Northern Minnesota Plays A Vital Role In Snowmobile History; Watch The Sleds Come Alive During The Benna Ford Roush Superior Watercross Shootout, August 16 & 17
It probably should come as now surprise that northern Minnesota plays an important role in the origination and development of what’s come to be identified as the modern snowmobile. In fact, two of the major players in the industry are still headquartered in our neck of the woods.
Although there were earlier experimental craft that had an engine and were fitted with slides or tracks, it;’s commonly agreed that the modern snowmobile started in Roseau, Minnesota on 1955 when David Johnson, Alan and Edgar Heteen – partners in a farm equipment business called Polaris Industries – pooled their thoughts and money together to introduce the first snowmobile. The sleds caught on in the land where winter can last 9 months or more and soon they turned their back to farm equipment for the most part and focused their energies on snowmobiles.
Like any business or industry, competitors were sure to follow. Polaris’ main competitor came from inside their company when Edgar Hetteen left in 1960 to form his own snowmobile shop – called Arctic Cat. Arctic Cat was headquartered in Thief River Falls, Minnesota and was very profitable. Although the company filed bankruptcy in 1982, they persevered and made it through that financial back-step to rebound as a robust business.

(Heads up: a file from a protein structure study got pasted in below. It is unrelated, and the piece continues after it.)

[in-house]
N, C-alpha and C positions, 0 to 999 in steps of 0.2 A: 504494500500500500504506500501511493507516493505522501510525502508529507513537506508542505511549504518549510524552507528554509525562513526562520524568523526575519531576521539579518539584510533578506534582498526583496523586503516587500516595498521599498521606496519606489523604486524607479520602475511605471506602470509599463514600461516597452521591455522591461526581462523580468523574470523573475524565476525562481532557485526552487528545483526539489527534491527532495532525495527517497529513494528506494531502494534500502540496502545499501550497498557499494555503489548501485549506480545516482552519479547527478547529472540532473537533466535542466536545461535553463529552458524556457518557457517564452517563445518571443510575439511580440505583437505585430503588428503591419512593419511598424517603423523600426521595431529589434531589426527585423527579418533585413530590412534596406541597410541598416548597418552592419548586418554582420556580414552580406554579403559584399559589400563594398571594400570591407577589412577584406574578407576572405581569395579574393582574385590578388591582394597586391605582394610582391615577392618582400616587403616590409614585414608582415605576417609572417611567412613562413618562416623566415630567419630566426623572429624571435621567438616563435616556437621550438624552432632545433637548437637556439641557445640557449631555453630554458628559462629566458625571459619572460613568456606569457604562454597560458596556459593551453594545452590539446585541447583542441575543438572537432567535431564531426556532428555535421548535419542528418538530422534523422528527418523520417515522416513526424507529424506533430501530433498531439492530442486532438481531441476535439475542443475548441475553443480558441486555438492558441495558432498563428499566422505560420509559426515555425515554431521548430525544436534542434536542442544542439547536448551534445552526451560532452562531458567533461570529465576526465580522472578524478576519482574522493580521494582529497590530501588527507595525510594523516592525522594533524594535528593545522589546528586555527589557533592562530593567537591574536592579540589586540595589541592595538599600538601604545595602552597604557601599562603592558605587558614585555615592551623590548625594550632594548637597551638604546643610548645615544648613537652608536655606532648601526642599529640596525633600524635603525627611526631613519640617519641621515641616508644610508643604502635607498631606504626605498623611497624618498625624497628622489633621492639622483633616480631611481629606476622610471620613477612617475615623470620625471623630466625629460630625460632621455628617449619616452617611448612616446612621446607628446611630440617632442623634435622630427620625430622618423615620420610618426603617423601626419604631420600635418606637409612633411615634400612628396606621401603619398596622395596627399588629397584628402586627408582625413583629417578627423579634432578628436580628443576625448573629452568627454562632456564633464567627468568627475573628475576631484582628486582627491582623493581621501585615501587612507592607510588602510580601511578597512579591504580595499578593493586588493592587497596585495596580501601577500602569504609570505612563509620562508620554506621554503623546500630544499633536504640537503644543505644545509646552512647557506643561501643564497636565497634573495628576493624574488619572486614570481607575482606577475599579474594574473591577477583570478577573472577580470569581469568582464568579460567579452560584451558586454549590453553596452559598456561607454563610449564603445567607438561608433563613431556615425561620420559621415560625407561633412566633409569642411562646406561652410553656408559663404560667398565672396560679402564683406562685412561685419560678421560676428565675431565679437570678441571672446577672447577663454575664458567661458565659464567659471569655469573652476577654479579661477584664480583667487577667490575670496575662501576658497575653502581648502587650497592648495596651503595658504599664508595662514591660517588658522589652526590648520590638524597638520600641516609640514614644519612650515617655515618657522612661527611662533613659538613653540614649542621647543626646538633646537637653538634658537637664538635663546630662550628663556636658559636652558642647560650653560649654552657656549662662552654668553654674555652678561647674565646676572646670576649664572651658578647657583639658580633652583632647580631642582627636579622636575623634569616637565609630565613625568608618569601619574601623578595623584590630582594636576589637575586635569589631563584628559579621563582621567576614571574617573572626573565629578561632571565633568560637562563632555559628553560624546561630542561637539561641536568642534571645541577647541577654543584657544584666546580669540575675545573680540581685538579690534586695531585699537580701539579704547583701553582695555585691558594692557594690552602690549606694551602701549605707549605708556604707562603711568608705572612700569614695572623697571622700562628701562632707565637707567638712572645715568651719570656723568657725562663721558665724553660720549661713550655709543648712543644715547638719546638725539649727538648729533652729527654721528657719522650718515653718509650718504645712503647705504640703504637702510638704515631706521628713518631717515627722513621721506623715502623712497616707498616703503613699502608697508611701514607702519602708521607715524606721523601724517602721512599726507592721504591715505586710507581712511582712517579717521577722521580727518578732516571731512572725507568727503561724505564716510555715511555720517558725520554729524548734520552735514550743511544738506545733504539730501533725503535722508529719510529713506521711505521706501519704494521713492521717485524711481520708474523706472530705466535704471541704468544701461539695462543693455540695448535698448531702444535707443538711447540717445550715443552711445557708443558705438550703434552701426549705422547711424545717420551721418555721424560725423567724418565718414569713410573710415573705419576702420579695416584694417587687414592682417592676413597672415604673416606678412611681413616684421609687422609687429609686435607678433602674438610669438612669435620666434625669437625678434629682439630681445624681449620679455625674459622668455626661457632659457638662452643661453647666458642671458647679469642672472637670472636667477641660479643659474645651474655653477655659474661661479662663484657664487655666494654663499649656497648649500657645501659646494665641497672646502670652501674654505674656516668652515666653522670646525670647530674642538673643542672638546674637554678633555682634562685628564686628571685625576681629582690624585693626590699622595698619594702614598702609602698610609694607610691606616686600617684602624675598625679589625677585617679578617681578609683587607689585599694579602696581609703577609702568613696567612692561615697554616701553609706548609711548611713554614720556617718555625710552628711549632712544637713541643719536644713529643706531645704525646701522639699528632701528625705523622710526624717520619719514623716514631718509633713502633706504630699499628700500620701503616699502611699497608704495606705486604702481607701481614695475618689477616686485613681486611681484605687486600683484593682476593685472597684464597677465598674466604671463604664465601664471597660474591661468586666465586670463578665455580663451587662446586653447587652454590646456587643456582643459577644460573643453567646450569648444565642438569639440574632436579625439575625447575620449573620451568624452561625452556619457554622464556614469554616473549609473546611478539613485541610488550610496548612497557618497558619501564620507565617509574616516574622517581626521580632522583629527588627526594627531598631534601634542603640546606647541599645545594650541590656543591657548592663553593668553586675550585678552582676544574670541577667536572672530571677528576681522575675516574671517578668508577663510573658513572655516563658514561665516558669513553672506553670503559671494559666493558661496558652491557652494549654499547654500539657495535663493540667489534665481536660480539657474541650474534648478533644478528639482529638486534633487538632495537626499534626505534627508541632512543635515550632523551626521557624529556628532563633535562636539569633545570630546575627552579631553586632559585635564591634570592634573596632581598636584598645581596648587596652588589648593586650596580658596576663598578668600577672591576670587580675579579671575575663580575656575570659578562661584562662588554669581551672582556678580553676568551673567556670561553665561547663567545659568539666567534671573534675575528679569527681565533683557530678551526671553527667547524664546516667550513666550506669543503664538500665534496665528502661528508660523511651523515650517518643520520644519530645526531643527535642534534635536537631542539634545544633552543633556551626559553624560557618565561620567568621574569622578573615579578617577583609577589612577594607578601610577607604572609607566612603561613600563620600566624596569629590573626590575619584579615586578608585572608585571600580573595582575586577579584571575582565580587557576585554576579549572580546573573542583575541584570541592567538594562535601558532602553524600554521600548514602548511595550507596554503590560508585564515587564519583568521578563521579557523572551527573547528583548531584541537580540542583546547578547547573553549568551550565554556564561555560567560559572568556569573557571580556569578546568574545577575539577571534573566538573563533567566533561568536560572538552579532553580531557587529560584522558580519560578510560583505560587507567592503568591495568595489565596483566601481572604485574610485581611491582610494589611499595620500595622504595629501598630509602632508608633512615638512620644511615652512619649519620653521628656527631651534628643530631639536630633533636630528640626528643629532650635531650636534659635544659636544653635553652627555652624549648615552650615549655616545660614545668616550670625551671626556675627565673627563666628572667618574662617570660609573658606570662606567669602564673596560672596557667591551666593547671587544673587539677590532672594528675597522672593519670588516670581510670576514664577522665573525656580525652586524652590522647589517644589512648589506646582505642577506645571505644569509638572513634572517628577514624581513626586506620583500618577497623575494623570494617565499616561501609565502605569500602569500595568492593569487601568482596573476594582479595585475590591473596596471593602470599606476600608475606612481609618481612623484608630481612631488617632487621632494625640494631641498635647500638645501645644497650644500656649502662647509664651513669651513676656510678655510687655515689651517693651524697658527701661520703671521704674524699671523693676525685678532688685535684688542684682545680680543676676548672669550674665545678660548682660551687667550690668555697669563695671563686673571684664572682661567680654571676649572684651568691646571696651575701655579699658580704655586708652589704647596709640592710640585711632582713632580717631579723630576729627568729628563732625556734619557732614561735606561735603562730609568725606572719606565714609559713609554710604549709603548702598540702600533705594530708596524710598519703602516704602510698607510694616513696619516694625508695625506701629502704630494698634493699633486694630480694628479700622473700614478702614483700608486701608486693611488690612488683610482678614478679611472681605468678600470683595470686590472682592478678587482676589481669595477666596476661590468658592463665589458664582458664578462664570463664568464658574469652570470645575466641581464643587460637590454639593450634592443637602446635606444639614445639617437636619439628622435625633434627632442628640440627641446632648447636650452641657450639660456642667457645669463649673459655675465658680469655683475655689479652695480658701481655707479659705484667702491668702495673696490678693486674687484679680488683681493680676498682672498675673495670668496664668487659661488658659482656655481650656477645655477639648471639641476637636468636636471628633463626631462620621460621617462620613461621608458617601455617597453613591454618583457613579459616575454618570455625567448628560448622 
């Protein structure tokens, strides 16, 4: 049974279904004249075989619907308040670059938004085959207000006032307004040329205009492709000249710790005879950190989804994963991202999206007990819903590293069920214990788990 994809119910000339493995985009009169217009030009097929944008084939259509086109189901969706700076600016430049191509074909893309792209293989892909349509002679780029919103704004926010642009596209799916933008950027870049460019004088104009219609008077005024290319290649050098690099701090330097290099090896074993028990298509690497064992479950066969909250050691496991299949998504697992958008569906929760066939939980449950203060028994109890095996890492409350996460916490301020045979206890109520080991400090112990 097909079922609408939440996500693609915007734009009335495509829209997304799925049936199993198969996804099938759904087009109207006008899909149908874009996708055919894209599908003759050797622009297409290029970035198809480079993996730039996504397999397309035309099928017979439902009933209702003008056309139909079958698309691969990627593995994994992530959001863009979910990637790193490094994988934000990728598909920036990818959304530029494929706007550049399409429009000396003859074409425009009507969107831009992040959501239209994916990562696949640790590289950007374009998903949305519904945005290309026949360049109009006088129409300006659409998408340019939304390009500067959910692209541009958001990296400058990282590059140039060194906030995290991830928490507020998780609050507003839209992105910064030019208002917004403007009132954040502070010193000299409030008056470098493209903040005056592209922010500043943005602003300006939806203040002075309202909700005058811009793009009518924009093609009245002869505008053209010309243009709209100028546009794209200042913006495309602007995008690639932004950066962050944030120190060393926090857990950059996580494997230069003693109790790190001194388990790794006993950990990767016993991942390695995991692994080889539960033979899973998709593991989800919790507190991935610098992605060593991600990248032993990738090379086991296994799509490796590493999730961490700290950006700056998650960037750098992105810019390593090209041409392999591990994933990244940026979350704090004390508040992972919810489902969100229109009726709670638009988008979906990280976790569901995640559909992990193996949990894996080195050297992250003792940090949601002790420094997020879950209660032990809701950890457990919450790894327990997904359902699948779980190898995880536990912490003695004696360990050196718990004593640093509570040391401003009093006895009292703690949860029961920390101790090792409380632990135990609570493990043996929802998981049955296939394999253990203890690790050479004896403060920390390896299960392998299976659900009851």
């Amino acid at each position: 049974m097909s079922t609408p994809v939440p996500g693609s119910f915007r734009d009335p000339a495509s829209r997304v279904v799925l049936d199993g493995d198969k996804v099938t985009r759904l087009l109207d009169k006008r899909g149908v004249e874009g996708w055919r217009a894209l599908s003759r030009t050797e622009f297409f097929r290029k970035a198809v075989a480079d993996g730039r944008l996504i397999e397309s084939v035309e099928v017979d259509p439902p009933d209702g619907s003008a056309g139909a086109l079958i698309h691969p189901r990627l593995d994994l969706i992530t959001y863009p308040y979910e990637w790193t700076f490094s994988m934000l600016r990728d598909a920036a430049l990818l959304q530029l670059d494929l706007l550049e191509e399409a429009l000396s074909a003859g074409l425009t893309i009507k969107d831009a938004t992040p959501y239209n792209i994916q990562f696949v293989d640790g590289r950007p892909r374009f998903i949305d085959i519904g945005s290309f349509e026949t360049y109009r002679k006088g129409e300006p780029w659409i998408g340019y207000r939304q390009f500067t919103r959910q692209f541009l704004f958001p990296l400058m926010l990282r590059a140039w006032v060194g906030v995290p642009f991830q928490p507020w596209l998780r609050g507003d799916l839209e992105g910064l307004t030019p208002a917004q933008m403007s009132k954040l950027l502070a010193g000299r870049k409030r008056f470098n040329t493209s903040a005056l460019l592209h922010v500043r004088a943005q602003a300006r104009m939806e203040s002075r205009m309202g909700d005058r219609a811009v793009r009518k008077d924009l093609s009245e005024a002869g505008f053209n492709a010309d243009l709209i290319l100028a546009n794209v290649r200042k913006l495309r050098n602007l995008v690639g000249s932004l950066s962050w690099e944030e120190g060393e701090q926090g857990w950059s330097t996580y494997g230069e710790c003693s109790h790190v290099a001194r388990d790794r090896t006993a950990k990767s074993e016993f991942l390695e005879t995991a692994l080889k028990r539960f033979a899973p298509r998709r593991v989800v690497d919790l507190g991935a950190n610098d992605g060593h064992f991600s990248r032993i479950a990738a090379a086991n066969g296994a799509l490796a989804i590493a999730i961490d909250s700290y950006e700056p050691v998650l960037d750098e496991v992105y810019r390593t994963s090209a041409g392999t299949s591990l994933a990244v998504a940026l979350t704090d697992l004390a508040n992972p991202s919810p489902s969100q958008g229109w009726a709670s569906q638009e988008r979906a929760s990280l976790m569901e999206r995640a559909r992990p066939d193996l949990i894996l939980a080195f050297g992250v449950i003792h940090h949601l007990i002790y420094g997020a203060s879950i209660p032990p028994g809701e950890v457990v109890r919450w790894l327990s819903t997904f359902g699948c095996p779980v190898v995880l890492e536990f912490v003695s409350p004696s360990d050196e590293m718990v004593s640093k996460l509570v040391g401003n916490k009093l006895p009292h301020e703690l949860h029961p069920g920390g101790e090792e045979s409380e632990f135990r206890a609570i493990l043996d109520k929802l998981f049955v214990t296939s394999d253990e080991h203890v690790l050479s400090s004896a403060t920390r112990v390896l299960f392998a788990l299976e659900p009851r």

With all the fun that people were having with snowmobiles in the winter months on snow, it was only a matter of time before they figured out how to have some fun with them in the summer as well. That’s how snowmobile skipping or watercross came to be. The first event was held in Grantsburg, Wisconsin in 1977 and the International Watercross Association hasn’t looked back! The sport continues to be more popular than ever.
You have the chance to witness watercross for yourself in August, as we welcome the Benna Ford Roush Superior Watercross Shootout comes to Barkers Island Festival Park in Superior, Wisconsin on August 16 and 17, 2014.
Some source material came from Wikipedia, the Minnesota Historical Society,and from the official IWA website.